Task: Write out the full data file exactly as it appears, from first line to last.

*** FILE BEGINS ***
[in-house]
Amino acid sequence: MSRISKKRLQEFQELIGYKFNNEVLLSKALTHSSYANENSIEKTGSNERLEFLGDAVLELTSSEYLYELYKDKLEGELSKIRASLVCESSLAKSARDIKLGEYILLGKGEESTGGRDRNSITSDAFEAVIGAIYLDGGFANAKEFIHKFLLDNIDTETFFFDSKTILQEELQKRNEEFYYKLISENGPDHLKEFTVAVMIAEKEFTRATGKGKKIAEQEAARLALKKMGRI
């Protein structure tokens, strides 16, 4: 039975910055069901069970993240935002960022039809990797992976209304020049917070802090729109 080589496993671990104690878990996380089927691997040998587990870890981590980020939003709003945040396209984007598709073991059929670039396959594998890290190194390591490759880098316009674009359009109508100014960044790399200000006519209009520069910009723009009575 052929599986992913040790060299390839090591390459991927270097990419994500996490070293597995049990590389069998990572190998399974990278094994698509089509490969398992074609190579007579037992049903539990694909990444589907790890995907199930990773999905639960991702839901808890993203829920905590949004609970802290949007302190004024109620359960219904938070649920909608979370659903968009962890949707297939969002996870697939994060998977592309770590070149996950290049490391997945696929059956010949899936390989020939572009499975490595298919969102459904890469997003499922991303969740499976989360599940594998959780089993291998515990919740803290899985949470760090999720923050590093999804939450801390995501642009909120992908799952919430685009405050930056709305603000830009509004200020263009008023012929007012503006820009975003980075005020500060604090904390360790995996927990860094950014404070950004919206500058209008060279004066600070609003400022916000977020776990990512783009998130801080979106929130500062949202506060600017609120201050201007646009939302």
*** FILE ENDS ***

[in-house]
Amino acid sequence: MSRISKKRLQEFQELIGYKFNNEVLLSKALTHSSYANENSIEKTGSNERLEFLGDAVLELTSSEYLYELYKDKLEGELSKIRASLVCESSLAKSARDIKLGEYILLGKGEESTGGRDRNSITSDAFEAVIGAIYLDGGFANAKEFIHKFLLDNIDTETFFFDSKTILQEELQKRNEEFYYKLISENGPDHLKEFTVAVMIAEKEFTRATGKGKKIAEQEAARLALKKMGRI
């Protein structure tokens, strides 16, 4: 039975910055069901069970993240935002960022039809990797992976209304020049917070802090729109 080589496993671990104690878990996380089927691997040998587990870890981590980020939003709003945040396209984007598709073991059929670039396959594998890290190194390591490759880098316009674009359009109508100014960044790399200000006519209009520069910009723009009575 052929599986992913040790060299390839090591390459991927270097990419994500996490070293597995049990590389069998990572190998399974990278094994698509089509490969398992074609190579007579037992049903539990694909990444589907790890995907199930990773999905639960991702839901808890993203829920905590949004609970802290949007302190004024109620359960219904938070649920909608979370659903968009962890949707297939969002996870697939994060998977592309770590070149996950290049490391997945696929059956010949899936390989020939572009499975490595298919969102459904890469997003499922991303969740499976989360599940594998959780089993291998515990919740803290899985949470760090999720923050590093999804939450801390995501642009909120992908799952919430685009405050930056709305603000830009509004200020263009008023012929007012503006820009975003980075005020500060604090904390360790995996927990860094950014404070950004919206500058209008060279004066600070609003400022916000977020776990990512783009998130801080979106929130500062949202506060600017609120201050201007646009939302």